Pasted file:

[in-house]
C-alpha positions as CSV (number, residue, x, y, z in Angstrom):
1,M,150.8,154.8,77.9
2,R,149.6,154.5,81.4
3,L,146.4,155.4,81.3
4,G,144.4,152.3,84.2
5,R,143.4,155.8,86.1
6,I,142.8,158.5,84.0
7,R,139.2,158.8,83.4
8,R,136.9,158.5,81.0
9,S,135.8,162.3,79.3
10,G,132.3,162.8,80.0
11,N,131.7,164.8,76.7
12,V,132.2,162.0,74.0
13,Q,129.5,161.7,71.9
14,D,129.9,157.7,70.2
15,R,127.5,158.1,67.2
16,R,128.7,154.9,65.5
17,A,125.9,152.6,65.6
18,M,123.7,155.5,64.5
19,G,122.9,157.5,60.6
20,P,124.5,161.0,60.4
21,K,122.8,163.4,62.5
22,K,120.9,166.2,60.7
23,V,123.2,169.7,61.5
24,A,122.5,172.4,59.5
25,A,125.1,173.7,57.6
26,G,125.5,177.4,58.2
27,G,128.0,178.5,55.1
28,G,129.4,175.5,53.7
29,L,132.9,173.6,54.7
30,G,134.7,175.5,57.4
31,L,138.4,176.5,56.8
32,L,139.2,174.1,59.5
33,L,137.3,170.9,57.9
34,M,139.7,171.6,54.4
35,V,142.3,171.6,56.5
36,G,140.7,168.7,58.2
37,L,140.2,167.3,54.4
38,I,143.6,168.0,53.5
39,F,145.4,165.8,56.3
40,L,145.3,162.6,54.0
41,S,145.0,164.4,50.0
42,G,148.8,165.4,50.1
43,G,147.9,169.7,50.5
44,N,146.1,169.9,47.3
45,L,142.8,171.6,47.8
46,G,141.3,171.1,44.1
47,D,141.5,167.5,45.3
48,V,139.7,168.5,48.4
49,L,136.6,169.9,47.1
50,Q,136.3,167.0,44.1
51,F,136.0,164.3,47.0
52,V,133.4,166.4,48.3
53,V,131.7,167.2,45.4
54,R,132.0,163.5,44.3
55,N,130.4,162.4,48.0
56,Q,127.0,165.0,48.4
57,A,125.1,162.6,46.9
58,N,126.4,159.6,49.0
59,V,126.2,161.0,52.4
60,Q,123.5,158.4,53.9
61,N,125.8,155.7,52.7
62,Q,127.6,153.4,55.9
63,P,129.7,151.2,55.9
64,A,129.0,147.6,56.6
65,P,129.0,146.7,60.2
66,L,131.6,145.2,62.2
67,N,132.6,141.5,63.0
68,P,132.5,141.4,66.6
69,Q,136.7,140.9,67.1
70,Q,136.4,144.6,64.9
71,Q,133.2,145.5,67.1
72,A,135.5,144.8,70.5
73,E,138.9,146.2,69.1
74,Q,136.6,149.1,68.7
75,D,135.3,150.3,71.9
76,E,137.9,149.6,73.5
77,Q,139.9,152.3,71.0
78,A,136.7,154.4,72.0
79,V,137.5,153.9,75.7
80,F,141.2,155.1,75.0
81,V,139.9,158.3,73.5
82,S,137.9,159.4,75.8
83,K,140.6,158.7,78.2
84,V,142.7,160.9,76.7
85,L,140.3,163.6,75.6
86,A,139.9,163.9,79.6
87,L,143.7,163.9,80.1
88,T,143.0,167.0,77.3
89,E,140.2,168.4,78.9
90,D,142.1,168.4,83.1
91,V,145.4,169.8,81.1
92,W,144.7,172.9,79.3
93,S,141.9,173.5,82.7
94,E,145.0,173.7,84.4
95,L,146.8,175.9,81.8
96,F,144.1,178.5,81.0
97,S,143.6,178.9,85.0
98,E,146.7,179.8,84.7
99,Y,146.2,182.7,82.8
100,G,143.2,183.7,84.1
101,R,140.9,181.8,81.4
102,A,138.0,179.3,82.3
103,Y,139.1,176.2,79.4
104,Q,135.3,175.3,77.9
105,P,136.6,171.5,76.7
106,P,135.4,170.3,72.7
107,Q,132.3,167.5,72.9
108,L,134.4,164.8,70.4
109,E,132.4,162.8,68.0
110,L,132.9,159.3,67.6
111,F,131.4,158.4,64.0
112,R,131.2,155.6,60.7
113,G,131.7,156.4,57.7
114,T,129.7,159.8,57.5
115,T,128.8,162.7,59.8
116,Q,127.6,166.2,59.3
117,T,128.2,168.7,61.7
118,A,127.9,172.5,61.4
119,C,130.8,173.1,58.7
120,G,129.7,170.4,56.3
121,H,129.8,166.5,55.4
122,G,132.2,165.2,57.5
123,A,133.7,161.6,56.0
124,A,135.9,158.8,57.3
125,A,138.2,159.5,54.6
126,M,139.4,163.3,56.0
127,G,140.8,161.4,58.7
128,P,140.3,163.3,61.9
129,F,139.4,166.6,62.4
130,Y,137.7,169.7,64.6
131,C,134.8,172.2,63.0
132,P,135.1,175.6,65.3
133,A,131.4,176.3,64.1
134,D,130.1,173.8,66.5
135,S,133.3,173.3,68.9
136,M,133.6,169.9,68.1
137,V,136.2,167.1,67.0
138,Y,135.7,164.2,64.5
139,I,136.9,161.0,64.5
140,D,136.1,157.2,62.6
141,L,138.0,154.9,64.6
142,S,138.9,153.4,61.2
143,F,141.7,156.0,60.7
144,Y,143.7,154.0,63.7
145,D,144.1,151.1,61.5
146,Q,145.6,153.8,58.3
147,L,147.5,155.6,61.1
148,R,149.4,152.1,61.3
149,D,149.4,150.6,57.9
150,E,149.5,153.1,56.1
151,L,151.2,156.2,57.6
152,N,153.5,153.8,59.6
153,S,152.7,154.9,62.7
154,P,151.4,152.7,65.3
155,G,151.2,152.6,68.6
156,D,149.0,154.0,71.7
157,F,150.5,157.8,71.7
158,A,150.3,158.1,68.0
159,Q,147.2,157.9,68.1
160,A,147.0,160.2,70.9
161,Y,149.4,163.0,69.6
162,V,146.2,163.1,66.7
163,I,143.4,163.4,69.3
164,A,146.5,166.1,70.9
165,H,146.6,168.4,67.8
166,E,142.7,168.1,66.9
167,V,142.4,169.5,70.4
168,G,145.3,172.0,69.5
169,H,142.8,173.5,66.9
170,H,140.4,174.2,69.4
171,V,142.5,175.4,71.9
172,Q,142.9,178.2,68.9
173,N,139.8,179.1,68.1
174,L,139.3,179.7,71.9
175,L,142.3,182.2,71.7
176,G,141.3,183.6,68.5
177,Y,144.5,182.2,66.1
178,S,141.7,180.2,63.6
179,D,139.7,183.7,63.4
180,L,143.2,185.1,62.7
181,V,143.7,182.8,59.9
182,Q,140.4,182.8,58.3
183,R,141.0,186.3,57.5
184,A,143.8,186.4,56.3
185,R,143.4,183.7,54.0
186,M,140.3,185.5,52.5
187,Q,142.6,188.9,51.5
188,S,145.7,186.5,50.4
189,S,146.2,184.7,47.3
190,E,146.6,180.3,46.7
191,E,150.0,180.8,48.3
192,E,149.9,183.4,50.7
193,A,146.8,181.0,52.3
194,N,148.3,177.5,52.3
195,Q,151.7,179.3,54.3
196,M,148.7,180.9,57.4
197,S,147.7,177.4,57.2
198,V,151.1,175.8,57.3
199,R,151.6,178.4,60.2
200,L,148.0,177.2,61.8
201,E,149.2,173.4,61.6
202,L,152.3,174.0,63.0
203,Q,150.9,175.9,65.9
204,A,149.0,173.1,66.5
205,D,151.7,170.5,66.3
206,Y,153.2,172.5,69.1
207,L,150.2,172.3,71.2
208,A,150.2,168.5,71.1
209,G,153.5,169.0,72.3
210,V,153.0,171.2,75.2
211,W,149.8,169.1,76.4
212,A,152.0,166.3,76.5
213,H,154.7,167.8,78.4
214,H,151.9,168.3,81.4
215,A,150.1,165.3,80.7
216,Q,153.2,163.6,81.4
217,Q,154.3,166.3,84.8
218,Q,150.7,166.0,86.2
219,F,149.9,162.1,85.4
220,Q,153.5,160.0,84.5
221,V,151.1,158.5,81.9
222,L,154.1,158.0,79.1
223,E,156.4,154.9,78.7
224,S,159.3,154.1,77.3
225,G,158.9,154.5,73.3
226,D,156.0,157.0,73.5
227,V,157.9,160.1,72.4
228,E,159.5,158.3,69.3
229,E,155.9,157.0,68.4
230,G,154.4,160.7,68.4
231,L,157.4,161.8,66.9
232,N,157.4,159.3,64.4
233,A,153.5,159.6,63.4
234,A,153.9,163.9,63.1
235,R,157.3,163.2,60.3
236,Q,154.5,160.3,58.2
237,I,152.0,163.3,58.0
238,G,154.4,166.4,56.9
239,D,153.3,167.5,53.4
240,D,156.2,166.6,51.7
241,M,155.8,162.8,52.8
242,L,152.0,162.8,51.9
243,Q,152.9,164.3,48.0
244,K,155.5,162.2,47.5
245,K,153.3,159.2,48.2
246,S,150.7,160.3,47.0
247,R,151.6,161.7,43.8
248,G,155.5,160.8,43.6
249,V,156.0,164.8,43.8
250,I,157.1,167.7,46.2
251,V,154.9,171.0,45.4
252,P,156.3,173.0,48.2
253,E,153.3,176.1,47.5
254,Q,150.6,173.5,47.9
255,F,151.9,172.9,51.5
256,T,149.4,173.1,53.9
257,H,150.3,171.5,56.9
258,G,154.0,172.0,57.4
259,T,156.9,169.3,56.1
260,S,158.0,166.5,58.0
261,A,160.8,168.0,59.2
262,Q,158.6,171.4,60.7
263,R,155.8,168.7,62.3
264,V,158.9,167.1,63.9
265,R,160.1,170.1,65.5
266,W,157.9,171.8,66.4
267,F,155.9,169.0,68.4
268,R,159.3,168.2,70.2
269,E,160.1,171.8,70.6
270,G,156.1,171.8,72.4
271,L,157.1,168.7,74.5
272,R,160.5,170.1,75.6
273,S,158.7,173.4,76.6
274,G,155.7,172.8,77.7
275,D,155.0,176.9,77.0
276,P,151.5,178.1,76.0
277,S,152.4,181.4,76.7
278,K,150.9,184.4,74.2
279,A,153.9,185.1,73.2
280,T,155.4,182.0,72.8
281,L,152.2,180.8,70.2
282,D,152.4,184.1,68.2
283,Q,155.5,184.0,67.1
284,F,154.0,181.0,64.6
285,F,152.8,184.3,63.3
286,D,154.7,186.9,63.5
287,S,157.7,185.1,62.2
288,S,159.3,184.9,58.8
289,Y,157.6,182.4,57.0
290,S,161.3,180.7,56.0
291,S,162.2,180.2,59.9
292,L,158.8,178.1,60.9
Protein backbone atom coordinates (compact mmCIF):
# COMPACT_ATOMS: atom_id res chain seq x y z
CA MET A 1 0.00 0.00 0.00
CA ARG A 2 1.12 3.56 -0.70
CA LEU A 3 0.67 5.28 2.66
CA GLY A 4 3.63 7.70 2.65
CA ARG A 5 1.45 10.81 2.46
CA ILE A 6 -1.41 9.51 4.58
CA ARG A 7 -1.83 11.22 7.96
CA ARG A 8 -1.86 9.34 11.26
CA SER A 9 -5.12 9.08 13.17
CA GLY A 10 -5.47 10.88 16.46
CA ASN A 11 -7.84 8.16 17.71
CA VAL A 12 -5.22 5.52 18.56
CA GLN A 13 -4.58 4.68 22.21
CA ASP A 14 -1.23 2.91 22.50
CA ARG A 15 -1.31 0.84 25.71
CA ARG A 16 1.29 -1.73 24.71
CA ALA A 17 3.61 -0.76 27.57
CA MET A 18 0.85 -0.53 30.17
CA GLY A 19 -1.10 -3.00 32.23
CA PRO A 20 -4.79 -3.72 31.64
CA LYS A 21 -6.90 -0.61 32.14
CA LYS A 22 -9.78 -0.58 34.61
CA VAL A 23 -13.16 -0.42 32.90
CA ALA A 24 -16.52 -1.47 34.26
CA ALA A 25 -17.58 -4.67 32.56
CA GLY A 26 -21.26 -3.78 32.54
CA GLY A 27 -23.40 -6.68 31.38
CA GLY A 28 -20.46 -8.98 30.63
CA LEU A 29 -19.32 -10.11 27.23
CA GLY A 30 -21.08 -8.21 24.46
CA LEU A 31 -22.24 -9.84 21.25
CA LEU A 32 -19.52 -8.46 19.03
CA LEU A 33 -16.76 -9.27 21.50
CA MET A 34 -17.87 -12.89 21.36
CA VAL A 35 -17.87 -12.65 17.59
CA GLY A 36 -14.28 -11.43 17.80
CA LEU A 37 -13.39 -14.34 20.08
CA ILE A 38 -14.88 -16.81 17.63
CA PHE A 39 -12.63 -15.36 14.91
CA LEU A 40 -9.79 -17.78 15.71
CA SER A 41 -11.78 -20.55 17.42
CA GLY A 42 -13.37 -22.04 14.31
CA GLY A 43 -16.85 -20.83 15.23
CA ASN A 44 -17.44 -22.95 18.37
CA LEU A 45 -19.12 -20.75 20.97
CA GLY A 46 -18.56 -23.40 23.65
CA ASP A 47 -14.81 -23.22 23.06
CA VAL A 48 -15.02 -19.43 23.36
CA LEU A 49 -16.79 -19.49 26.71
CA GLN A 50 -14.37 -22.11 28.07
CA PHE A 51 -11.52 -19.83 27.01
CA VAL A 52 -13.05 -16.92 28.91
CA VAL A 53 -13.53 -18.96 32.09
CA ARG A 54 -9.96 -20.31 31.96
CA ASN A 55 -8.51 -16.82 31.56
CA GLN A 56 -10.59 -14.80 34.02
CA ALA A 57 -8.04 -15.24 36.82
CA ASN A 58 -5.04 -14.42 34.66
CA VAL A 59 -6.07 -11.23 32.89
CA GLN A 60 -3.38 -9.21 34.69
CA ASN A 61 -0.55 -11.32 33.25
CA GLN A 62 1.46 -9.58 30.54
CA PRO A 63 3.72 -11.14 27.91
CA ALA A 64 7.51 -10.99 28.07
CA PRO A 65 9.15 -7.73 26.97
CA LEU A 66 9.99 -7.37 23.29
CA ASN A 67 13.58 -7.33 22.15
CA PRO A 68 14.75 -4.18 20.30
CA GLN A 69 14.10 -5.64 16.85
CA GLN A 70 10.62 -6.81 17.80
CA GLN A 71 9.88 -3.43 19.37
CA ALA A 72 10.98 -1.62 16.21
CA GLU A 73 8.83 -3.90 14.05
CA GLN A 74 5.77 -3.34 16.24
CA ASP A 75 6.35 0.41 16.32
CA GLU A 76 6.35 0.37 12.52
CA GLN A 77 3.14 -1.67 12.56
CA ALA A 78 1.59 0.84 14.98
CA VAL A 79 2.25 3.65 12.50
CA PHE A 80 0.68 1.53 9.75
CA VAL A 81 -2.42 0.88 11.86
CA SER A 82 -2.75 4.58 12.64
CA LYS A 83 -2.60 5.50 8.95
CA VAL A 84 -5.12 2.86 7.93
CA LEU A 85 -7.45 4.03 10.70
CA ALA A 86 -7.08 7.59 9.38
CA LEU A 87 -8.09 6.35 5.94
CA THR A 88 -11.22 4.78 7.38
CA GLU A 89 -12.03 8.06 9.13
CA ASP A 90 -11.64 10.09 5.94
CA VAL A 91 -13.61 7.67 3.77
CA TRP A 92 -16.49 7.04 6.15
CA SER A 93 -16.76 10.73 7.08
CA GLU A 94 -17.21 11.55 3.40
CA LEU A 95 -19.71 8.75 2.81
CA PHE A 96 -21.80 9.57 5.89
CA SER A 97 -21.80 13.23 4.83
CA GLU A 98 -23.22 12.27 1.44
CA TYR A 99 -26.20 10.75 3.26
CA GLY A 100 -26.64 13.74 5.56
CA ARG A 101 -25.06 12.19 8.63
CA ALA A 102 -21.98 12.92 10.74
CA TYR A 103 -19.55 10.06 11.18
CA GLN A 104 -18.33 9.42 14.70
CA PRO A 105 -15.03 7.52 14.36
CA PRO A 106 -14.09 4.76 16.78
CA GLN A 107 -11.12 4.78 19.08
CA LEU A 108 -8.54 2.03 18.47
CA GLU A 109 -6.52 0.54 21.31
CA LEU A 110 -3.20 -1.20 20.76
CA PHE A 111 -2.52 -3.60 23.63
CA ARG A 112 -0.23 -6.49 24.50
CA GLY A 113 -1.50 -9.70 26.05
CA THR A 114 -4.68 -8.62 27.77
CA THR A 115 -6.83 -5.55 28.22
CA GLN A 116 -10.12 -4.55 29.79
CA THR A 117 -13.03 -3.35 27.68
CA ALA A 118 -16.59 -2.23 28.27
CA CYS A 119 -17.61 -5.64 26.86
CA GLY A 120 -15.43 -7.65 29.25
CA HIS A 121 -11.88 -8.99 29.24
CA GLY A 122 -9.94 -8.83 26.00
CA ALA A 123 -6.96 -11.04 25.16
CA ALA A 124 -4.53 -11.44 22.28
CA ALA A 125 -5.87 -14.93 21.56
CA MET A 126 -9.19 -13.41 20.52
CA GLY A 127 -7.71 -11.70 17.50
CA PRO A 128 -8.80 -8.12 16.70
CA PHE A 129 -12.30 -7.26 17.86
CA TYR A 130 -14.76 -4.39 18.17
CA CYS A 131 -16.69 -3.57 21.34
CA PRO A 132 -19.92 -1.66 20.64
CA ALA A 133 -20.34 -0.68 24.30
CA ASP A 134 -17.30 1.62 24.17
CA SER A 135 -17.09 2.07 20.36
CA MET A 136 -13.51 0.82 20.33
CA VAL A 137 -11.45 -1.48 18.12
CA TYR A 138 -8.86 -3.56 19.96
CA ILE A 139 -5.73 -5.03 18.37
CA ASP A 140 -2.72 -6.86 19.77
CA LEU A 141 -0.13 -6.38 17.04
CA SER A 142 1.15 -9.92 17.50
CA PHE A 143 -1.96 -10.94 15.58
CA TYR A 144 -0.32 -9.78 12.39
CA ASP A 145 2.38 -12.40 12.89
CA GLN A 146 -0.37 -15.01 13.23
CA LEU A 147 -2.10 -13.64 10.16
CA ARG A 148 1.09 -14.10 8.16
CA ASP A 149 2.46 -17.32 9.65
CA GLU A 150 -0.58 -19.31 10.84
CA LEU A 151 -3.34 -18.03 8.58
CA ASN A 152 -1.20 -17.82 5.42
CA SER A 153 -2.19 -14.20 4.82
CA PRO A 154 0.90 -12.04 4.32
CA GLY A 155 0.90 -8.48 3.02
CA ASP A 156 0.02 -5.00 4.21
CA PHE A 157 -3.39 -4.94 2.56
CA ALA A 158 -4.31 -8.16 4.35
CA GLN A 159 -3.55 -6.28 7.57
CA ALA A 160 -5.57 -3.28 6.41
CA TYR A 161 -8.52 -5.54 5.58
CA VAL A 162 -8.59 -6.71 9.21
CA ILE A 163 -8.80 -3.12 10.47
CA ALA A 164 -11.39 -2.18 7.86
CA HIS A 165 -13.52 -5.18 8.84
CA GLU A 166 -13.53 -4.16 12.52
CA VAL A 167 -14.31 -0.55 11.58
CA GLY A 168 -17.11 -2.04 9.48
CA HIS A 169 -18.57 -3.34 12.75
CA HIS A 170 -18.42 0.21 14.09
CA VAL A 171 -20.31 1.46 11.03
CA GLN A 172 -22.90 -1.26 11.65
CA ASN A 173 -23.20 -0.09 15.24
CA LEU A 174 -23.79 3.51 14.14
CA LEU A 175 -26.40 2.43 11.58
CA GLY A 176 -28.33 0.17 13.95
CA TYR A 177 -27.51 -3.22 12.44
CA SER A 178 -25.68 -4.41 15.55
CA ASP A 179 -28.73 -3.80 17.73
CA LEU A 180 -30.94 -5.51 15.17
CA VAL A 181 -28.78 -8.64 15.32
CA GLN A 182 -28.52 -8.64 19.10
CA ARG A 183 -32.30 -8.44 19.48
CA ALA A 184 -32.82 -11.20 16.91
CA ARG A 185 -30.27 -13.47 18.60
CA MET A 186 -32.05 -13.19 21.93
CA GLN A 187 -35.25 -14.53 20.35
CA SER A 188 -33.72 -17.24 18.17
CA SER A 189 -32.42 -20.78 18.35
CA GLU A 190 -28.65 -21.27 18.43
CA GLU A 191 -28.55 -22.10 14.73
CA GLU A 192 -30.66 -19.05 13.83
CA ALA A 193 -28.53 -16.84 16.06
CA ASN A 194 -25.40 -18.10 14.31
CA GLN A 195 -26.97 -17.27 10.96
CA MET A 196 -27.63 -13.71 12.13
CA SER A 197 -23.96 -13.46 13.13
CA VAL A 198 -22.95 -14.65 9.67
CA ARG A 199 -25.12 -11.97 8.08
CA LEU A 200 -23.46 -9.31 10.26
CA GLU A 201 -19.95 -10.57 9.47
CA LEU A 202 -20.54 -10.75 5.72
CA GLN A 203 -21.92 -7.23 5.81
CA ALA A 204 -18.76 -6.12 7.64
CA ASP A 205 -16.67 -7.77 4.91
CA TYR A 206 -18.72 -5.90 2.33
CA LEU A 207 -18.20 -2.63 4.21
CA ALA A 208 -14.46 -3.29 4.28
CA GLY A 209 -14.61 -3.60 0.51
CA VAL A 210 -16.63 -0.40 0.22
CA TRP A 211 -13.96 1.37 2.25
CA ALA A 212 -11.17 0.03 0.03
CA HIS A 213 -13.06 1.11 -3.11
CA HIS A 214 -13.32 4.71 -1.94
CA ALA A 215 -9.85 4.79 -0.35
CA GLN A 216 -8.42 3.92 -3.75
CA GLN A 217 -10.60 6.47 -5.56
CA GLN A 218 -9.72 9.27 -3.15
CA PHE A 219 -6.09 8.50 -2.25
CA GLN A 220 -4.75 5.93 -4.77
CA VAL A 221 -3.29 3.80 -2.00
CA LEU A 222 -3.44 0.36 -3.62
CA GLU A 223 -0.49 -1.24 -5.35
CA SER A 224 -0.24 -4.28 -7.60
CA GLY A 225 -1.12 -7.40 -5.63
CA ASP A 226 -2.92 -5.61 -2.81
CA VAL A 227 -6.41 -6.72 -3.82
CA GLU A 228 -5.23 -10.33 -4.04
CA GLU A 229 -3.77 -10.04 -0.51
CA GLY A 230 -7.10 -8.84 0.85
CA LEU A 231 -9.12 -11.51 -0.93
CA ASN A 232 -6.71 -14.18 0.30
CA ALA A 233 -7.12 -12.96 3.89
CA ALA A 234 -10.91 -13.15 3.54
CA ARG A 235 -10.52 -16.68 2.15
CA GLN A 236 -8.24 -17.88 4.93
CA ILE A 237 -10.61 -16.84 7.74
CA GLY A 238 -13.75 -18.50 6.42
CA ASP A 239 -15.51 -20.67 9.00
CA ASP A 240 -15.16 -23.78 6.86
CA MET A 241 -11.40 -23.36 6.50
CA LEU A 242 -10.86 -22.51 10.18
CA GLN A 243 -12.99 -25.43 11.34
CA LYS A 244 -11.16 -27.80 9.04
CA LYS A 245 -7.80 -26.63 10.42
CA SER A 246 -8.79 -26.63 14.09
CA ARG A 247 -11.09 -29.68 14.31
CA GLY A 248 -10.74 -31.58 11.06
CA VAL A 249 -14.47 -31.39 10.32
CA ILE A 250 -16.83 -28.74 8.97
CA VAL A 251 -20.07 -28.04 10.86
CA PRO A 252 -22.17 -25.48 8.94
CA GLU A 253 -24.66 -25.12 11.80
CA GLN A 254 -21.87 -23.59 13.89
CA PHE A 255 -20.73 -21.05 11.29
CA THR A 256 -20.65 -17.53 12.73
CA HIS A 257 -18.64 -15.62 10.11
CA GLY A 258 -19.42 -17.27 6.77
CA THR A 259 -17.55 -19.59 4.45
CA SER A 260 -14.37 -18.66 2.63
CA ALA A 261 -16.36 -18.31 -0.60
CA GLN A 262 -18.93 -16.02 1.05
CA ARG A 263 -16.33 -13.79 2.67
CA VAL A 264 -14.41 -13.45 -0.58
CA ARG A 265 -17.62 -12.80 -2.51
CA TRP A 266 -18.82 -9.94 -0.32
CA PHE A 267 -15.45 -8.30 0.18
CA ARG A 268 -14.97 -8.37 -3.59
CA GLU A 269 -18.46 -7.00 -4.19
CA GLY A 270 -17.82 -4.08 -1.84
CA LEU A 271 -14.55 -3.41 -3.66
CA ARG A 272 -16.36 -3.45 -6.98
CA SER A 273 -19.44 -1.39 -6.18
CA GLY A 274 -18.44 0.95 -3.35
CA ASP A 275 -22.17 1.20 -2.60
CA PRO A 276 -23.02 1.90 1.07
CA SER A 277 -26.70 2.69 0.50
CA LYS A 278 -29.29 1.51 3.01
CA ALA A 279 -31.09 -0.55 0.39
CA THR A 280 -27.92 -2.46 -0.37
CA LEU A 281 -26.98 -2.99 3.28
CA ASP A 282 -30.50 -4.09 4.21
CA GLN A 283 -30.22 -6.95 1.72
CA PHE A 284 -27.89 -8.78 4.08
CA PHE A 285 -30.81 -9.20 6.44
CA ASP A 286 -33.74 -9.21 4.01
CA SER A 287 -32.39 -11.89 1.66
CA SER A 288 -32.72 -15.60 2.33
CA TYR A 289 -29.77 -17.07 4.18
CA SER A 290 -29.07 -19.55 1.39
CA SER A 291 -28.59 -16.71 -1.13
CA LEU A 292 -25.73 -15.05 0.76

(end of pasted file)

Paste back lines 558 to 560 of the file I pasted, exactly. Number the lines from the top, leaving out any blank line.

CA GLN A 262 -18.93 -16.02 1.05
CA ARG A 263 -16.33 -13.79 2.67
CA VAL A 264 -14.41 -13.45 -0.58